Letter to the Editor: The real constitutional crisis was the friends we made along the way

Who’d have thought the constitutional crisis of 2020 would involve none other than that smaller Light on a Hill: our very own Tufts? 

Beyond the levity of your memes, though, and the academic interest of someone who studies the law of democracy, I harbor a small sadness — that of a bygone member of a community, watching his once-home struggle to cohere. 

After a “lengthy meeting,” the crisis involving the Tufts Community Union (TCU) Senate was resolved by “general consensus” that the Senate Executive Board had actually never intended to undemocratically appoint people (maybe they’d just assumed no one cared that much) and that of course they would hold an election. But has anything actually changed? 

How many of you voted on Nov. 3? Now, how many voted in last spring’s TCU election? 

I’m not claiming the current student body has reached some new low of democratic participation. You’re just dealing with a pandemic. We didn’t do much better during my time on the Hill, and I regret that I did not do more about democratic malaise at Tufts when I saw it. But stress shows the cracks. 

Democracy is not federal, not state, not municipal. It is interpersonal, definitionally centered on people. Democracy is no more than our choice to live together — and the cost of losing it nothing less than living, and acting, alone.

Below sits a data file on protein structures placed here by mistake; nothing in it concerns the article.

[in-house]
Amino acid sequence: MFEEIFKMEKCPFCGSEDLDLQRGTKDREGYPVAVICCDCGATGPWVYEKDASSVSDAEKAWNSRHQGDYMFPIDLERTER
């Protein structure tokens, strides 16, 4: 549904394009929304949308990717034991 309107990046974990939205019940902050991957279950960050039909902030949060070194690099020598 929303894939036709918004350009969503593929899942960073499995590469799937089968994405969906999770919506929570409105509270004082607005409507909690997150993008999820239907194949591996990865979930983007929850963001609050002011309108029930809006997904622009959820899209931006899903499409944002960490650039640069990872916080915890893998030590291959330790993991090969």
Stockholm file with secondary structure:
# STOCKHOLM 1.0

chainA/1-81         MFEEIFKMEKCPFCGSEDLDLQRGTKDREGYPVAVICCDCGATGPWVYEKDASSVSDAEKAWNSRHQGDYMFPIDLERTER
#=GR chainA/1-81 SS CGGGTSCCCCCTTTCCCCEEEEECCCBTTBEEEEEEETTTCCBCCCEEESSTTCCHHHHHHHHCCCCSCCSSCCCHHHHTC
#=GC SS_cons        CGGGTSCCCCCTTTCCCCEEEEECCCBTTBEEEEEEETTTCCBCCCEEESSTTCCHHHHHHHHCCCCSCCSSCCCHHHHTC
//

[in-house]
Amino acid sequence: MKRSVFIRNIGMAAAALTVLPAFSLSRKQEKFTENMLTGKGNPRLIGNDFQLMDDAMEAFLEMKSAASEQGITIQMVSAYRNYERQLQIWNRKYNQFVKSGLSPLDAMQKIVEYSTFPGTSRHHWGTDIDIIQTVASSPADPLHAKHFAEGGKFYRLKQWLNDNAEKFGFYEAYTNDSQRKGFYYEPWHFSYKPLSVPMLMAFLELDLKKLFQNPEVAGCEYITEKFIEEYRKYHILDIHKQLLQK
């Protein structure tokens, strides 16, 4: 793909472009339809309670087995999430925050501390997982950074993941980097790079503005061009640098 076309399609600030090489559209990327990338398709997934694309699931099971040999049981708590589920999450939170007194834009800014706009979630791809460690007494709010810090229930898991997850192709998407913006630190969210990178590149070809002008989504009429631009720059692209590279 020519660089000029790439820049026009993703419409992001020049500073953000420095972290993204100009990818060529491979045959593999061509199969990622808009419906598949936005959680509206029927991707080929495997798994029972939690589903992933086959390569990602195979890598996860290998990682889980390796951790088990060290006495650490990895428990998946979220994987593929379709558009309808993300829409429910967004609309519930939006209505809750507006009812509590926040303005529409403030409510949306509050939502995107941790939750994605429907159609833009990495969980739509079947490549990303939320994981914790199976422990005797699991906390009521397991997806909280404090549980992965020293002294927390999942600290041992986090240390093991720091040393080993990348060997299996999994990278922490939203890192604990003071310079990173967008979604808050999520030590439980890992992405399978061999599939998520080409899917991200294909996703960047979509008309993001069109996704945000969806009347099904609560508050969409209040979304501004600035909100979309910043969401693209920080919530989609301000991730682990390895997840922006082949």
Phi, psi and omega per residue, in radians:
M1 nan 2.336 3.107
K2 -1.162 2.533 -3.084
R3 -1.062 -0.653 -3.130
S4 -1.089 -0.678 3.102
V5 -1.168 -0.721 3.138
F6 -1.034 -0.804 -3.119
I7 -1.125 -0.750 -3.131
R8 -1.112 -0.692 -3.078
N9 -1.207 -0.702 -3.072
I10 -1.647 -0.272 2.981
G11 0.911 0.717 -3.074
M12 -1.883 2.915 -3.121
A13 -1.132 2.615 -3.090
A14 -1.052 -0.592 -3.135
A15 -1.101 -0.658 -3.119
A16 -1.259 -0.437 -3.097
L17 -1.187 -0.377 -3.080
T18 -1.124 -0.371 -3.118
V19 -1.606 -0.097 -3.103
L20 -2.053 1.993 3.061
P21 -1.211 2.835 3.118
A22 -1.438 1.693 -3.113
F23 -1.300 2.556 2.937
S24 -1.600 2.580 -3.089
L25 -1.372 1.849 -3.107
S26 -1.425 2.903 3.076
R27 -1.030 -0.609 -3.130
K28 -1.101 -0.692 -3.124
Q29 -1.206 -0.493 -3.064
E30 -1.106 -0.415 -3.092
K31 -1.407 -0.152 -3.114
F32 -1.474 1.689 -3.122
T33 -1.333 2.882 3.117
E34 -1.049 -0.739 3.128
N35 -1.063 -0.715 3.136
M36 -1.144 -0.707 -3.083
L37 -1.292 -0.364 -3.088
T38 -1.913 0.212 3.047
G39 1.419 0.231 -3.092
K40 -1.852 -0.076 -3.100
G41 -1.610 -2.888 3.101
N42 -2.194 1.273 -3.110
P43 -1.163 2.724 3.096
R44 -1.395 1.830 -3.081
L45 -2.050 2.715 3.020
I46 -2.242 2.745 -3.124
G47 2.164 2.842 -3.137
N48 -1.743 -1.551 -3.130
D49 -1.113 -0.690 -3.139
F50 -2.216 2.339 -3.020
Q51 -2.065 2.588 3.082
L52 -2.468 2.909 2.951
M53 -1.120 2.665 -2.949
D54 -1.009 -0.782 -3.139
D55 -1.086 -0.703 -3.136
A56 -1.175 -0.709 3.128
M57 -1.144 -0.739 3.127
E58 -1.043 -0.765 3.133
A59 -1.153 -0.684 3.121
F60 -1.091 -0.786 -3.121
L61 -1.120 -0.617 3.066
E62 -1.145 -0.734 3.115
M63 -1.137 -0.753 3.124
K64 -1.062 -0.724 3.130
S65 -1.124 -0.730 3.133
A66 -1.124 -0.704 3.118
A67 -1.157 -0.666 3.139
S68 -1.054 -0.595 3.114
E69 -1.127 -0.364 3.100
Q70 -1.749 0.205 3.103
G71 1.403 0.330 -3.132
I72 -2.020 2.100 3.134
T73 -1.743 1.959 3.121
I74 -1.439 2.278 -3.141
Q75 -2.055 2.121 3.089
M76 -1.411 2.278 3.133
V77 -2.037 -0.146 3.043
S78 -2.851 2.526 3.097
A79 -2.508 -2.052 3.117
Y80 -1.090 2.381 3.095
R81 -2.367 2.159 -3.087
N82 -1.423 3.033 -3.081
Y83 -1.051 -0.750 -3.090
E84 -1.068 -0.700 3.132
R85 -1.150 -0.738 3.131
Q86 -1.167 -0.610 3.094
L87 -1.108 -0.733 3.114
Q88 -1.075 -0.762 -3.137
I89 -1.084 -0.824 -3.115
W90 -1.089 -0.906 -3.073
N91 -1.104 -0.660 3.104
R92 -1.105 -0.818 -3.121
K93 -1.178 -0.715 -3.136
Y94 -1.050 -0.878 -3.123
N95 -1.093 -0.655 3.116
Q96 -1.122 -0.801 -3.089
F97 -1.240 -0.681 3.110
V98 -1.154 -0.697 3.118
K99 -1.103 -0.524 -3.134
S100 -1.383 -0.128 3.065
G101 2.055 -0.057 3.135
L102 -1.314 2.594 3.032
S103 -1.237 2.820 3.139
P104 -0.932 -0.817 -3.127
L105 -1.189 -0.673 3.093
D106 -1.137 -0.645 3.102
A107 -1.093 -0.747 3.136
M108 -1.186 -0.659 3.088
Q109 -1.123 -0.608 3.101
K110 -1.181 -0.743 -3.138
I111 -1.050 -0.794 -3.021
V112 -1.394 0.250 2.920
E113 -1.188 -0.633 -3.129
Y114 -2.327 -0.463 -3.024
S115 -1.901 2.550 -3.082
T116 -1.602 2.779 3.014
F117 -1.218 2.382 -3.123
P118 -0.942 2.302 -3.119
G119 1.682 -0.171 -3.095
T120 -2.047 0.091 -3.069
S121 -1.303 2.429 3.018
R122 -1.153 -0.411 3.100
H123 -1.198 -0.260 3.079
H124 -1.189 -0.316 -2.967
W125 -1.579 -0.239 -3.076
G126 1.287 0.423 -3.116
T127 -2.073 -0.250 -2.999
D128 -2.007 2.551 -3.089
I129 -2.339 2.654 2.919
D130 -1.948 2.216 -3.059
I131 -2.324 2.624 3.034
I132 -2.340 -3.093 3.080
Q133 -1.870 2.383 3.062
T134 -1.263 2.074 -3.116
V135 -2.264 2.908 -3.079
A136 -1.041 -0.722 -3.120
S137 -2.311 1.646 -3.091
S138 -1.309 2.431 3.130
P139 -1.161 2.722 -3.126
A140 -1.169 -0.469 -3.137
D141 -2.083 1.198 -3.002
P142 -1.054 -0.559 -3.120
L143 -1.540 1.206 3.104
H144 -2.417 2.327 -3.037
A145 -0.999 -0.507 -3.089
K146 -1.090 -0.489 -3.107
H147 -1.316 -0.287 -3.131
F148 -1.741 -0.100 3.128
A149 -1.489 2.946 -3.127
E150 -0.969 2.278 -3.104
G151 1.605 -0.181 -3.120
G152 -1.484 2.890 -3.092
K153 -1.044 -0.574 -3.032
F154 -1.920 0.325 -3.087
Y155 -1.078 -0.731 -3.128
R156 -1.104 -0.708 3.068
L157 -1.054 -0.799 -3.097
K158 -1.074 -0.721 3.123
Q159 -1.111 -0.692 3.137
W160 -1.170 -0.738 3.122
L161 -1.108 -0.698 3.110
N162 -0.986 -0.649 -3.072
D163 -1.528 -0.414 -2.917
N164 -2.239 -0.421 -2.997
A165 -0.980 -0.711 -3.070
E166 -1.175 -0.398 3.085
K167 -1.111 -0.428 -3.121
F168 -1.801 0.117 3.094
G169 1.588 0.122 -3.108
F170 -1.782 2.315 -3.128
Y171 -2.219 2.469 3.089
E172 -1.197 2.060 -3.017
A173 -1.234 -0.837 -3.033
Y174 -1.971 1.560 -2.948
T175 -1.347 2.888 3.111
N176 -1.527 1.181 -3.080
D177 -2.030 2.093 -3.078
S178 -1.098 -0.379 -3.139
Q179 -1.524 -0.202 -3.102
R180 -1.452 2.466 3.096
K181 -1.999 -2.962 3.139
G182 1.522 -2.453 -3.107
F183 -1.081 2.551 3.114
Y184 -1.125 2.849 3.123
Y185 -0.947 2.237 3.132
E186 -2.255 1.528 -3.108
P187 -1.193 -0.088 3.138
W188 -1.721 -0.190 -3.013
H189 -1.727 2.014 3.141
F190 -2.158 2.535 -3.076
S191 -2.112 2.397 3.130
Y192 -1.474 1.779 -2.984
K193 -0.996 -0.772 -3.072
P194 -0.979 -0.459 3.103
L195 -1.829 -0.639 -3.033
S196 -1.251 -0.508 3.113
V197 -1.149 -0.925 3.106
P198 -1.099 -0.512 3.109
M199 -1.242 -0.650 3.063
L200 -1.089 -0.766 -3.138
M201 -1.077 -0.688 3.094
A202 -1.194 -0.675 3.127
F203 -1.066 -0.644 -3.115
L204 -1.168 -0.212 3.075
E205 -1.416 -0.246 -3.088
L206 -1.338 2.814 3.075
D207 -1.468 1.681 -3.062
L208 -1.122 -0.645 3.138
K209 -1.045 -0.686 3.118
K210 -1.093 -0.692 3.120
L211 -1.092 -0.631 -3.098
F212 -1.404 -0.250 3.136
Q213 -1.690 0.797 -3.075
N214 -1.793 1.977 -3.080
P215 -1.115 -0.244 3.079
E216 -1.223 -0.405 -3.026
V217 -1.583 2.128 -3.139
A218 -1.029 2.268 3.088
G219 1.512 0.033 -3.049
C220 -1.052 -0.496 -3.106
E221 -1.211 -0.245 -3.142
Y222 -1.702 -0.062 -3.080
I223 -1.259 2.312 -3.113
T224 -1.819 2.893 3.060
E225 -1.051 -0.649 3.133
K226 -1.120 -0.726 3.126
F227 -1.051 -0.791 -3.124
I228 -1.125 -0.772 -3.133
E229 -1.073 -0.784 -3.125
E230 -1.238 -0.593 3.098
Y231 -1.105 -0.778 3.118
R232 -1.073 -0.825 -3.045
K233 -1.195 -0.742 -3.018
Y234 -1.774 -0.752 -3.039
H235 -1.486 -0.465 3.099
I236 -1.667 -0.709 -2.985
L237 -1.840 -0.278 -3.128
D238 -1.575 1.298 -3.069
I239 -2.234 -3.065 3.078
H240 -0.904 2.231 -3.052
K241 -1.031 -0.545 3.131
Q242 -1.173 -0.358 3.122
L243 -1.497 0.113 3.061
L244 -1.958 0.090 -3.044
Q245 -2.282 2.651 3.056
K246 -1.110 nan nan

Our country is nothing without our choices to live together, at every level. So vote! Vote for the treasurer of your student group (hell, run for treasurer!) because you like the events you put on and want to see them funded. Vote for TCU senators, so they will fund the things you think are important. Create a student group. Write a constitution. Propose a referendum. 

Because you can! And maybe the Senate Executive Board and Elections Commission should have. Article VIII of the TCU Constitution gives you the right to propose, petition and pass any referendum measure — say, to compel the Senate to appoint community senators without an election.

But of course, that requires at least one-sixth (just one-sixth!) of the student body to vote. And at its base, this crisis was one of participation. The clearest constitutional solution to this problem of political will was forestalled by … a lack of political will? 

You worry for our country. So do I. But I worry more for our communities. It starts here.

Orlando Economos (A’17) is a J.D. candidate at Georgetown University Law Center focusing on election law and voting rights. You can tell him he’s an old man that knows nothing about contemporary Tuftonian politics at [email protected] He’d love to learn he’s wrong.